Bids to purchase part or all of 7,000 acres were due yesterday.

The Seneca County Industrial Development Agency has received 16 bids for the sale of some 7,000 remaining acres of the former Seneca Army Depot.
“The initial review process is now underway and is expected to take several weeks,” the IDA said in a release. “A joint committee comprised of members of the Seneca County Board of Supervisors and the IDA board will convene as early as next week to begin reviewing bids in more detail.
“The IDA intends that bids shall remain confidential until a winning bid (or bids) is selected and approved by the Seneca County IDA board.”
One of the bidders was Seneca White Deer Inc., which last month announced its joint bid with the town of Varick. Regarding that bid, Seneca White Deer President Money said Tuesday he feels Seneca White Deer “submitted an excellent business plan. We did our homework well. We may be the underdogs financially but we are the top dogs when it comes to professionalism, experience at the depot, and a management team to perpetuate the white deer. Hopefully, quality will trump quantity.”
Money added that Heron Hill Winery owners, John and Josephine Ingle, have again extended their fundraising campaign to match $200,000. Money said Seneca White Deer is nearly halfway to reaching its $200,000 match. That would put $400,000 toward efforts to transform the former depot into an ecotourism center focused on wildlife conservation and drawing visitors.
The town of Varick covers 3,030 acres of the former depot. Varick Town Supervisor Robert “Bob” Hayssen announced the partnership with White Deer last month that involves the town and nonprofit working together to develop a white deer preserve on part of the town’s 3,030 acres as part of the long-range vision to create a white deer brand to boost the local economy through tourism.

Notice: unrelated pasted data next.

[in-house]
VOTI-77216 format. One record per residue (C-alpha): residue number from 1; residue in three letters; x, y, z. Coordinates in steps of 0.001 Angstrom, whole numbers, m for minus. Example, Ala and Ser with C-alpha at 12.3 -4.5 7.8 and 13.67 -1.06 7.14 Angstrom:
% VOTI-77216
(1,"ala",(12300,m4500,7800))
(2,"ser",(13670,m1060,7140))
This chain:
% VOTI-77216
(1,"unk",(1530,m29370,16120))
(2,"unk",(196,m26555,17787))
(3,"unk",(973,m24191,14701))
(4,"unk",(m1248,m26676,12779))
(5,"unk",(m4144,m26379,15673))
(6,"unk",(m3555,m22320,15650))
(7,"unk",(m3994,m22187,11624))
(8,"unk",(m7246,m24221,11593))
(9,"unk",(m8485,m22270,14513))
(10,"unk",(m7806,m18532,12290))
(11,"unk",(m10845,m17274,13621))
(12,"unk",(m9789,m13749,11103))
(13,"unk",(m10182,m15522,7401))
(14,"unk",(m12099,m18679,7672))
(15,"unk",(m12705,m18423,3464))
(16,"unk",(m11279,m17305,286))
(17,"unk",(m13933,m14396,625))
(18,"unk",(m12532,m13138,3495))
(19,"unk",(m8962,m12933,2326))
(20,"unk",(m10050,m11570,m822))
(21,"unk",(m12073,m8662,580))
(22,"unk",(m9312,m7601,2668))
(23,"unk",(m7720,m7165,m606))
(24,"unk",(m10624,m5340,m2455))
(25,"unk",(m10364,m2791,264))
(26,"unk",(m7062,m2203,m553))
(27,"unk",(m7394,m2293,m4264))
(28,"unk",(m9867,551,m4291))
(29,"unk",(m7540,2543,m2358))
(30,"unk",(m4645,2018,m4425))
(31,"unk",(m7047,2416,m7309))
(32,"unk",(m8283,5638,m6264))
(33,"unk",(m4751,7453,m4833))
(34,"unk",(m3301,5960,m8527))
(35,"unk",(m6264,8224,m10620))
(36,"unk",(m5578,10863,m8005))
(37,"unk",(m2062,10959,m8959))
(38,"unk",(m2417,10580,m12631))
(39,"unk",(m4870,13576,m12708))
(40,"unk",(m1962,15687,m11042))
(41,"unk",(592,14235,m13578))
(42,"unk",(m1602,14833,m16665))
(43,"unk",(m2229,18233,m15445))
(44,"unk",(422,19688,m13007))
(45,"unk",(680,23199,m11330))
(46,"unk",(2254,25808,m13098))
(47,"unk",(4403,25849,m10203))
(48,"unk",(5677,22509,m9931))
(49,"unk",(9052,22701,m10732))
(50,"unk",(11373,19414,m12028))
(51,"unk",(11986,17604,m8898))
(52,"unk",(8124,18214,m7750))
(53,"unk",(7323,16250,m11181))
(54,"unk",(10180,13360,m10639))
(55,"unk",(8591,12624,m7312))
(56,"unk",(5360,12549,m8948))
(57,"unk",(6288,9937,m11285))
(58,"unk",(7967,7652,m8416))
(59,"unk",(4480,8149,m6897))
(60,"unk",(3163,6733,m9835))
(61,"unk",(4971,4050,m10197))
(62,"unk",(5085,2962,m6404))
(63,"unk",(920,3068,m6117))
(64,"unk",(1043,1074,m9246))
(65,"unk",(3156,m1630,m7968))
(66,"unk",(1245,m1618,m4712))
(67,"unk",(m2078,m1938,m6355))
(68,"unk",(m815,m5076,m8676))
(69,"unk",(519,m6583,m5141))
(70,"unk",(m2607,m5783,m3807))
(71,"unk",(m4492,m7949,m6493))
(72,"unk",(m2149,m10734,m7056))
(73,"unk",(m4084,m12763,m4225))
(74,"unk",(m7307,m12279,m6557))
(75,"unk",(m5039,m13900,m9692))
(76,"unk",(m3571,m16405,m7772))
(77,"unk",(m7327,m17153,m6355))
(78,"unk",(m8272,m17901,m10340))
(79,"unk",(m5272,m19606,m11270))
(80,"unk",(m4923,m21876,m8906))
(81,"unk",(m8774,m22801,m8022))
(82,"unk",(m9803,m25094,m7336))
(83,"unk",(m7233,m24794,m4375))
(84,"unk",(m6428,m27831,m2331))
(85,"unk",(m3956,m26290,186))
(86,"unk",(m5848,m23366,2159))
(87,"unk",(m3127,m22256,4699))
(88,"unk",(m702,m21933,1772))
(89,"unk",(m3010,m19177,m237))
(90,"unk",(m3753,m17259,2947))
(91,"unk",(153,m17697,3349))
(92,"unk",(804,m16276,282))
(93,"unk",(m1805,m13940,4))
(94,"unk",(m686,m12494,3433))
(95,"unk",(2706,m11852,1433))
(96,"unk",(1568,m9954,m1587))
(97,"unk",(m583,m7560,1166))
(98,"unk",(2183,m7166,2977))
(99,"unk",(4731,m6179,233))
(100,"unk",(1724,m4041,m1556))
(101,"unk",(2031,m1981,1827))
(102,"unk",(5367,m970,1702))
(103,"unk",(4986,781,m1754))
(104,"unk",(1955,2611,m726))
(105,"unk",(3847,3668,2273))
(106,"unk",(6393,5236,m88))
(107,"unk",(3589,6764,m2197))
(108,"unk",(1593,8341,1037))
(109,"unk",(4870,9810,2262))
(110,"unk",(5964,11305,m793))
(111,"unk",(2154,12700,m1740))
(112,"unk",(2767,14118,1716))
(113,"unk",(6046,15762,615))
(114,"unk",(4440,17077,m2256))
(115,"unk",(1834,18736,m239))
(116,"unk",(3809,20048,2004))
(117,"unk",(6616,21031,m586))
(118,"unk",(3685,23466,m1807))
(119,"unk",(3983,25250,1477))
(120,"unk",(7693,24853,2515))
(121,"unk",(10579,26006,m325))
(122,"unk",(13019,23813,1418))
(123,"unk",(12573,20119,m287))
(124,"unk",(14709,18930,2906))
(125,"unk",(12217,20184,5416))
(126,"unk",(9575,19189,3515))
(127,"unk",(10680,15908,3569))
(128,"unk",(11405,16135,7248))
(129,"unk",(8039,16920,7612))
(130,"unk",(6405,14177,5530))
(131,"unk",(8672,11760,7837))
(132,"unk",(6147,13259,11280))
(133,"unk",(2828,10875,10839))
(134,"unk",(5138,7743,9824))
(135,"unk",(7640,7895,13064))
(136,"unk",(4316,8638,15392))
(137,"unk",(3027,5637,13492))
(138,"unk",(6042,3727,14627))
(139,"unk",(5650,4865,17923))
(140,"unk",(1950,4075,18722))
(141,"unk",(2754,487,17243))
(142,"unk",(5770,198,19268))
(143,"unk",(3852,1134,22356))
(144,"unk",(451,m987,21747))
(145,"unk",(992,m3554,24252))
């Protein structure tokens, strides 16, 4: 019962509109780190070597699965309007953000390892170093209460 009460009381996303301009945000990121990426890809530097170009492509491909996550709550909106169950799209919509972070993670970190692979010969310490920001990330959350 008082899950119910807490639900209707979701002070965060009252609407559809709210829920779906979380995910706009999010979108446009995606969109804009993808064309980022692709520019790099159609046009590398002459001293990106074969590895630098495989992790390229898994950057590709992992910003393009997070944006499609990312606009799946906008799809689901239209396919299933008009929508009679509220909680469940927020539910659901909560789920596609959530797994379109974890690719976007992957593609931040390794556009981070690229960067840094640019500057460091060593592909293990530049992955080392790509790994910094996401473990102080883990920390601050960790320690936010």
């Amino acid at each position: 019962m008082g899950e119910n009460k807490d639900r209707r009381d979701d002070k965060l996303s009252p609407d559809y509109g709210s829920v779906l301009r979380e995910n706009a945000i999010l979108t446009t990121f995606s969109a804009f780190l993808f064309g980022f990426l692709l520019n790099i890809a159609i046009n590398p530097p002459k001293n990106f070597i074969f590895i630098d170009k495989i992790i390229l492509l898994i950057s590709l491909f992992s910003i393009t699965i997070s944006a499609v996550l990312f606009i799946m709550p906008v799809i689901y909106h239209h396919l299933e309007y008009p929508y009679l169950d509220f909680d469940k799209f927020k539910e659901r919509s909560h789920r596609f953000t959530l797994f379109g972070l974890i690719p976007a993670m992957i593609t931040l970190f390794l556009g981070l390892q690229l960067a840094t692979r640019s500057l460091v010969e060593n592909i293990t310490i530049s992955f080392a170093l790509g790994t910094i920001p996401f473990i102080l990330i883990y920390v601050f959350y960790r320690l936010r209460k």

IDA Executive Director Bob Aronson stated in Tuesday’s release: “We will review each and every bid in order to give them due consideration.”
“Meetings of the joint committee are public, however most of the discussions regarding the bids are expected to take place in executive session, as publicity regarding the details of the bids would substantially affect the value of Depot property.”
“The IDA decided to sell the Depot’s remaining acreage for two main reasons. First, the Army’s environmental clean-up is expected to be completed in 2016 and the Army’s caretaker responsibilities are coming to an end. As a result, the IDA cannot afford to take on these caretaker responsibilities, such as property management, security, fence repair and maintenance, mowing, and wildlife management. The IDA is also eager to see the Depot returned to the tax rolls, increasing Seneca County’s tax base and serving as an economic asset.”
“As part of the open bidding process, the IDA held a public information meeting on Nov. 7 in Romulus. The IDA then held a meeting and Depot tour on Dec. 15 for prospective buyers only and distributed the bid documents to them. Additional prospective bidders contacted the IDA throughout the nearly 11-week process.”
The IDA opened the bidding Dec.15. It closed Feb. 29.